I then need to list any theorems or properties i used to solve the system. Can i then cite properties of groups, like: "For elements a and b in a group <G,*> if we are given that a=b, then for any c in G that a*c=b*c"? Or do i need to replace <G,*> with something else?

I have something called the "property of equality": "If a=b and c=d then a+c=b+d)" but do i write that this is for elements a, b, c, d in a "Group" or in a "ring"?

Thanks again for the help everyone!

5. May 3, 2012

### micromass

Staff Emeritus
Why does 1/2 exist in your ring???

6. May 3, 2012

### ksmith630

I'm guessing it shouldn't; is this an indicator that this isn't in a ring? What should i be looking for to determine this? Should indicate reals rather than integers? Maybe integral domain instead?

7. May 3, 2012

### DonAntonio

Well, $\,\,\mathbb Z\,\,$ is an integral domain and yet 1/2 does't exist in it. Whenever you want to make some operation

in a ring you must make sure it is a valid one there. For example, you can use 1/2 in the ring $\,\,\mathbb Z/15\mathbb Z\,\,$ ...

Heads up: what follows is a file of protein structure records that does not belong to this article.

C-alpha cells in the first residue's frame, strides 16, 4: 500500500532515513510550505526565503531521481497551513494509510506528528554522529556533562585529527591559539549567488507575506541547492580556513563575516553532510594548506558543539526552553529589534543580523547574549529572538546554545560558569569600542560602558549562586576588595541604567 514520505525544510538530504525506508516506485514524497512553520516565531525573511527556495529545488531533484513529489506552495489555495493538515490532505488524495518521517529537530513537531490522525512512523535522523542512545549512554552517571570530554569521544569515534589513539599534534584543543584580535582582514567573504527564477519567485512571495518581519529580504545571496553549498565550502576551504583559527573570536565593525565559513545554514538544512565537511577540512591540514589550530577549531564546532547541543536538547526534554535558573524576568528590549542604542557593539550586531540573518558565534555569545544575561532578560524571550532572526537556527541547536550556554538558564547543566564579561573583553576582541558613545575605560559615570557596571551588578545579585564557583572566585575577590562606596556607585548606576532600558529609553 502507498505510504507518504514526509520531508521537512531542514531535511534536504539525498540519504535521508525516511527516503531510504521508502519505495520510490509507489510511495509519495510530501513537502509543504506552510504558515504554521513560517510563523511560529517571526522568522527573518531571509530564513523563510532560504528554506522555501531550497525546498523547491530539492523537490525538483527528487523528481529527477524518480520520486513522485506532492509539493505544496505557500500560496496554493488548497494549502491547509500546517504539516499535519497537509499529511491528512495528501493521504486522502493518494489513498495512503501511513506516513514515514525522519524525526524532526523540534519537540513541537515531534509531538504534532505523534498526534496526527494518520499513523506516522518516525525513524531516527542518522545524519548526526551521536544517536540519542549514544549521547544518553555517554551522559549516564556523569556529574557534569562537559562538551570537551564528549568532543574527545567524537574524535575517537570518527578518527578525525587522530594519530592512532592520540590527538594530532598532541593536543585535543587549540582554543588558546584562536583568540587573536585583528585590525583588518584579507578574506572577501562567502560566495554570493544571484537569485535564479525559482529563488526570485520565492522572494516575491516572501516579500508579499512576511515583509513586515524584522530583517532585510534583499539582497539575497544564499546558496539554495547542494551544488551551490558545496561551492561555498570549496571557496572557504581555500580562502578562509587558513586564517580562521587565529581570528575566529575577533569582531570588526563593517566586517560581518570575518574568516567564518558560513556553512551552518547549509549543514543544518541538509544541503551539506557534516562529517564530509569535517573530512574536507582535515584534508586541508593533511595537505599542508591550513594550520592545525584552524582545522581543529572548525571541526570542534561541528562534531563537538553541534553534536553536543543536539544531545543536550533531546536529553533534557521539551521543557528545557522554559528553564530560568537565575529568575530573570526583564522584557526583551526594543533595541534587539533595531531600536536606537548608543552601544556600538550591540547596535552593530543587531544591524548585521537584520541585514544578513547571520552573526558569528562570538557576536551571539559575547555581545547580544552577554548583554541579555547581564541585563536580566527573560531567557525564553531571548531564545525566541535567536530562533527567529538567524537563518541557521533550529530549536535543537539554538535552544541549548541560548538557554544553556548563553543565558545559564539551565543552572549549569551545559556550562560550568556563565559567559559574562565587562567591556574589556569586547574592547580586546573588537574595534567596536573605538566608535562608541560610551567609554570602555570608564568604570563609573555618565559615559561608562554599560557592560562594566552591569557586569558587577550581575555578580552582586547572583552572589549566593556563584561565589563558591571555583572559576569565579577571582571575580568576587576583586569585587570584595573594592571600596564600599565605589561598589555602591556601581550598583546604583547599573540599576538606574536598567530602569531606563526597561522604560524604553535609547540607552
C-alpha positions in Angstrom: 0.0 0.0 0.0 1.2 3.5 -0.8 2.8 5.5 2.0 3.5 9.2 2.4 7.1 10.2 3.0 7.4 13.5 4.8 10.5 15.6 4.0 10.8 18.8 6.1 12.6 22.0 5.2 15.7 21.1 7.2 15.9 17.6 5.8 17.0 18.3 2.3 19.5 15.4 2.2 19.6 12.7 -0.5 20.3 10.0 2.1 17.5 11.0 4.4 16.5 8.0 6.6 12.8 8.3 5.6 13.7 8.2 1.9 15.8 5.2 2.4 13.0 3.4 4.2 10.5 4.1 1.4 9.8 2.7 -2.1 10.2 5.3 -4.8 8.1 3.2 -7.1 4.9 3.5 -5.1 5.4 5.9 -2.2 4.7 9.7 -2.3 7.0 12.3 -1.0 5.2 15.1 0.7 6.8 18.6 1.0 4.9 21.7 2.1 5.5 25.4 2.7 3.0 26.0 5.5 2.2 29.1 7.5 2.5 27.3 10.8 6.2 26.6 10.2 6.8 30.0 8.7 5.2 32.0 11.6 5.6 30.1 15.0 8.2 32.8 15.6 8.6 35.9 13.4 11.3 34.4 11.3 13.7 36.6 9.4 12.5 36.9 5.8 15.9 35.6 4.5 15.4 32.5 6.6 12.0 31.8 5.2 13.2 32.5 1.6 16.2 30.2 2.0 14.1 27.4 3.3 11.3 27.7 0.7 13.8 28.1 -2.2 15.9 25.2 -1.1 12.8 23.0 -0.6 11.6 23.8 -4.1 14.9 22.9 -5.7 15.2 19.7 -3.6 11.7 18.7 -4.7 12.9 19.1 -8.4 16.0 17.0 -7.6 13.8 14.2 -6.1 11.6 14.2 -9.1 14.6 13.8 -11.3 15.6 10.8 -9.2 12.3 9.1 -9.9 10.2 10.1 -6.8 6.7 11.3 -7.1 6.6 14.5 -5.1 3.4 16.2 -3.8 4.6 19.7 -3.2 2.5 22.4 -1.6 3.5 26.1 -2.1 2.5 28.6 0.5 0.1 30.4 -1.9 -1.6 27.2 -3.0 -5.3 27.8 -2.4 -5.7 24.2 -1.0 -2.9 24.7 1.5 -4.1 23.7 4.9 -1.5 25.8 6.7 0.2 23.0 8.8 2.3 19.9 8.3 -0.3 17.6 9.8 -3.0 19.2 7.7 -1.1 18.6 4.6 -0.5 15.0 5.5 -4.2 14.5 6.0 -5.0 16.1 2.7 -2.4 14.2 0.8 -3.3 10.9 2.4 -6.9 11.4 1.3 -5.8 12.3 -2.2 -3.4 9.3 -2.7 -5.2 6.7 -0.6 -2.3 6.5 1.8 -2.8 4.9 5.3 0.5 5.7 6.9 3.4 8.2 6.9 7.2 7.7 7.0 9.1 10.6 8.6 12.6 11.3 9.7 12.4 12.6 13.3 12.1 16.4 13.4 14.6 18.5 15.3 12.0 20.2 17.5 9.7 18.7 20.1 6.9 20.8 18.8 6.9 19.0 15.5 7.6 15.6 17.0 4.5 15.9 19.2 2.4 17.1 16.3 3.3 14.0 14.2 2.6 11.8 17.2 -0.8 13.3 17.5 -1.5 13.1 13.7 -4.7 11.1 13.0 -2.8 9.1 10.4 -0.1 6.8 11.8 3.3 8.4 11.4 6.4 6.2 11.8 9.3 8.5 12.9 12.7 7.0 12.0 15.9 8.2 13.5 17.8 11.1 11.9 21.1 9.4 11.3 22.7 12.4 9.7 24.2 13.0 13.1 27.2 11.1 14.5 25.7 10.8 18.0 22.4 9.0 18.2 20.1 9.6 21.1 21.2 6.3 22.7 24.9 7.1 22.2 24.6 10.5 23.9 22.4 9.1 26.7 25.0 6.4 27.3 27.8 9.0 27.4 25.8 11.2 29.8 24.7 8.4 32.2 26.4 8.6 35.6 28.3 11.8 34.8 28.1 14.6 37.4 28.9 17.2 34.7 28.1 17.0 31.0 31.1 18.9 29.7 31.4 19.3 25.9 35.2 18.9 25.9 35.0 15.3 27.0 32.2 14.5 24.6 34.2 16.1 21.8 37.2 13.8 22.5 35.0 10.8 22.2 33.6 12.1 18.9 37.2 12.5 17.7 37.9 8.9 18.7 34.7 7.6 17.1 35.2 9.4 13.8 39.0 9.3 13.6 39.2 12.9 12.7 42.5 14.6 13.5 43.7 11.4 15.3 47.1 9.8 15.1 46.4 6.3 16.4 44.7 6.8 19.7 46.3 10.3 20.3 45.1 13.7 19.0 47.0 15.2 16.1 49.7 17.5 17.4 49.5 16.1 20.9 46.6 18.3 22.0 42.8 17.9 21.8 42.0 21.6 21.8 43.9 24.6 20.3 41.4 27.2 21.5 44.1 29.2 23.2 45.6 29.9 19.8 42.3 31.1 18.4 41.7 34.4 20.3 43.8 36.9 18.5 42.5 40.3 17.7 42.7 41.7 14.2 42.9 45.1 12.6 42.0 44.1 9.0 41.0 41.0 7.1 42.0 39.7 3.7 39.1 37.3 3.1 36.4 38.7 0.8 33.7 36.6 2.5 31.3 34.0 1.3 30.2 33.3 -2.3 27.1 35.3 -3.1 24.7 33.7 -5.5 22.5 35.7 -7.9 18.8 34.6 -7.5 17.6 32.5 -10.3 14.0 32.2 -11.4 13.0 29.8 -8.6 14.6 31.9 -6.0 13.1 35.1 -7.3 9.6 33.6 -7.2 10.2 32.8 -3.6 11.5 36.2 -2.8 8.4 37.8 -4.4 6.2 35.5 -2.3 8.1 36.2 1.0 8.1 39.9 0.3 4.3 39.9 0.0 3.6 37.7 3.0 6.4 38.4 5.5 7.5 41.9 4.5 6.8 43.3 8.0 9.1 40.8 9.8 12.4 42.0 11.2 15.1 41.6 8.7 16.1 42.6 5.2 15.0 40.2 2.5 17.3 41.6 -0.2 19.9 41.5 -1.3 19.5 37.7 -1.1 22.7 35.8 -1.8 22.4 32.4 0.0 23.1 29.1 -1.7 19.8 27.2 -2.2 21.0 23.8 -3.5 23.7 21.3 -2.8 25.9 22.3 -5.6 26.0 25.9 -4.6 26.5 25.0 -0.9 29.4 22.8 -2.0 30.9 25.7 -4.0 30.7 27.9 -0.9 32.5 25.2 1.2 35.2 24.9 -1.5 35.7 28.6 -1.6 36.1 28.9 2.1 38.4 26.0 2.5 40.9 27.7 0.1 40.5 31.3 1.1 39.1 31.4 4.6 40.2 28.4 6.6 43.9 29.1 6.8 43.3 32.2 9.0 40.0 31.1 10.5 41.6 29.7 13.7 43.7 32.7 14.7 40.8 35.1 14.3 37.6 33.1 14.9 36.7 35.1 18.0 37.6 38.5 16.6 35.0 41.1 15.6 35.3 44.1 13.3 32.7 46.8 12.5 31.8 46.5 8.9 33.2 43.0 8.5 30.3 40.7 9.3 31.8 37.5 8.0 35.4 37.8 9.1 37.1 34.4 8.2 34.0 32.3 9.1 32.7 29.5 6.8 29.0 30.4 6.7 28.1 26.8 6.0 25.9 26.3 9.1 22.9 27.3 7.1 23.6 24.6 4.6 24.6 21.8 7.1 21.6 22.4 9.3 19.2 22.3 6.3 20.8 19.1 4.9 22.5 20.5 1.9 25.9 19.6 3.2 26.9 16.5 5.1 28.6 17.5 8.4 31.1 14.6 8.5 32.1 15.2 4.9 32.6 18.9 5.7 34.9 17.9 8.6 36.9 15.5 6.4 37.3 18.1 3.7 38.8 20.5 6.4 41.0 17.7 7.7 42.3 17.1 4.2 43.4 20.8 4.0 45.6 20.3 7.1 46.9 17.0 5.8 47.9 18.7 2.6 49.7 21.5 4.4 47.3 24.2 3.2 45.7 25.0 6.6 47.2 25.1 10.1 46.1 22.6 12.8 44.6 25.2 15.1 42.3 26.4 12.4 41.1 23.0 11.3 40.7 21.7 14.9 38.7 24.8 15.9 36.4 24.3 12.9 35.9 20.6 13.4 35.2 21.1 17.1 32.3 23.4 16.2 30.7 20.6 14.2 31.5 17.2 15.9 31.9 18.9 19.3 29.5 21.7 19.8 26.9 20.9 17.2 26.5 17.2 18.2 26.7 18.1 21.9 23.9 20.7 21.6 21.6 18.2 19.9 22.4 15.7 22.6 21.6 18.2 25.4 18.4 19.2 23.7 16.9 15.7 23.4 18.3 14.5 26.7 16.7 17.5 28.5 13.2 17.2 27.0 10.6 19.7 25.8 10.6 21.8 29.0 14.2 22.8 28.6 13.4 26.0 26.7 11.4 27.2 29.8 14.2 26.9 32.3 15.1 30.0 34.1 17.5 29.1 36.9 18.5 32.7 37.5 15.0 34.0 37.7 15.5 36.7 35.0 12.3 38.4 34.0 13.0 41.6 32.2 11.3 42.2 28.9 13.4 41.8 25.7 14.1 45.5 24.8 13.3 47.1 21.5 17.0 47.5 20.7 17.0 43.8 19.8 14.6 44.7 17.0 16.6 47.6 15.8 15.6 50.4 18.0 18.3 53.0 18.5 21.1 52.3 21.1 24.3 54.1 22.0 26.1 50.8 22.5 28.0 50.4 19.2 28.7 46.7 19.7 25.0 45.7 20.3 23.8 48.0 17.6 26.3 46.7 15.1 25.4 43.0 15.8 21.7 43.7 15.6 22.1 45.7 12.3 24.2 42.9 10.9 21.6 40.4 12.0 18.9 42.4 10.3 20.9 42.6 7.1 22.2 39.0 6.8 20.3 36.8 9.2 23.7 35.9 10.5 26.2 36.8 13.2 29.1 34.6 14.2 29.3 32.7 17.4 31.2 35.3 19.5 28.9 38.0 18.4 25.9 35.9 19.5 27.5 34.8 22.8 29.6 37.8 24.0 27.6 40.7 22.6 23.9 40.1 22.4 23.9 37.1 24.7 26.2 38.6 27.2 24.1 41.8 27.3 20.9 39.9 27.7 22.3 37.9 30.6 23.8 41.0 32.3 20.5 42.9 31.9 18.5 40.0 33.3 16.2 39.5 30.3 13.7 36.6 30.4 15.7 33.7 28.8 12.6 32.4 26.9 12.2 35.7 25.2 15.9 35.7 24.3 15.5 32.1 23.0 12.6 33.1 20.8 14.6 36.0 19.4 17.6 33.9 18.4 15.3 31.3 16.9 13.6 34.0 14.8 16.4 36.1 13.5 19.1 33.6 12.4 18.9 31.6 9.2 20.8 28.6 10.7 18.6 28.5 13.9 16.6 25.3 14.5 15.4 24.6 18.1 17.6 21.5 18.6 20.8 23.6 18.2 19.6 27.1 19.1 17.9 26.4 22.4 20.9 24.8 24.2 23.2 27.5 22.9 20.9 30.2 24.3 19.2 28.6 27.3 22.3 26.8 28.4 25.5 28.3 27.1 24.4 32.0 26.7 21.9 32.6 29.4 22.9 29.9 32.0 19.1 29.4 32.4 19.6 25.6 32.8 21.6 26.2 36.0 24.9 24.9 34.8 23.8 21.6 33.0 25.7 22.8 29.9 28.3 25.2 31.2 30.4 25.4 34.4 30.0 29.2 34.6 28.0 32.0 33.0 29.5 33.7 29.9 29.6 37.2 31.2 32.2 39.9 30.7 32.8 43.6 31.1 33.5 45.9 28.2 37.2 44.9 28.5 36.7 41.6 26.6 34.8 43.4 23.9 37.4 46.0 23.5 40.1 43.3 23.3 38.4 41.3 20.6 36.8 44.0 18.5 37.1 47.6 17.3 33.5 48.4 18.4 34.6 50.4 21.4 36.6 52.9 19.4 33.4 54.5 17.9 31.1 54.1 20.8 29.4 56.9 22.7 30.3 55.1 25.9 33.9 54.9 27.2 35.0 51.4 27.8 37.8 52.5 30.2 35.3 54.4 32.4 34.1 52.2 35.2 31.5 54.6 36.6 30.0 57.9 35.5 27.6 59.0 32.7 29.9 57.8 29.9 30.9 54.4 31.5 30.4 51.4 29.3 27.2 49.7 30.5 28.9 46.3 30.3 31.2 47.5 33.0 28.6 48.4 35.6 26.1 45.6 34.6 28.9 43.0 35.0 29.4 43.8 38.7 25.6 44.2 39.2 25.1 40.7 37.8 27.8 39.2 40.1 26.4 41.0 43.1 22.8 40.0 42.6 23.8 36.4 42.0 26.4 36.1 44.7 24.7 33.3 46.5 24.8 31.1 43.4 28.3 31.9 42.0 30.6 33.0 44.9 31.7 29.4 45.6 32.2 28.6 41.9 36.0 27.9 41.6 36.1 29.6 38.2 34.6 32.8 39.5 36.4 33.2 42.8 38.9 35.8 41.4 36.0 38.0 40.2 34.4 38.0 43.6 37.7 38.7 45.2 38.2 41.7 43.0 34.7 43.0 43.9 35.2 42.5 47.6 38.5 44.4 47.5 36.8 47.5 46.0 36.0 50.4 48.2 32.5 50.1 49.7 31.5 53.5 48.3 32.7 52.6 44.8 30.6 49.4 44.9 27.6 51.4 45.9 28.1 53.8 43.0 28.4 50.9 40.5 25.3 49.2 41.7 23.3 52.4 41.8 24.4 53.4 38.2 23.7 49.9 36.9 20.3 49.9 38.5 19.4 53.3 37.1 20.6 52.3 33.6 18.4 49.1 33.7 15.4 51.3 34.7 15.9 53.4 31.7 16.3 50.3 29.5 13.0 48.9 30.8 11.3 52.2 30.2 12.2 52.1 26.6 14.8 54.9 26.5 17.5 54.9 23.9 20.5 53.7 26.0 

DonAntonio

8. May 3, 2012

### ksmith630

So am i in a ring of reals?

9. May 4, 2012

### HallsofIvy

Staff Emeritus
The real numbers is a field, not a ring. (Essentially, a field is a ring in which every non-zero member has a multiplicative inverse.)

10. May 4, 2012

### DonAntonio

You tell us! Unless you're completely free to choose, the problem or the teacher imposes the conditions. You have to suit yourself

to those conditions.

BTW, the set of real numbers with the usual operations is not only " a ring ", but in fact a field. I think you need to read a little more

about general (college and up) algebra and/or on algebraic structures as it iss clear you are not very sure what's going on here.

DonAntonio

11. May 4, 2012

### micromass

Staff Emeritus
So, can you tell us which properties you need for solving equations?? First tell us the properties needed and then you can find out which structure better suits your needs.

12. May 4, 2012

### ksmith630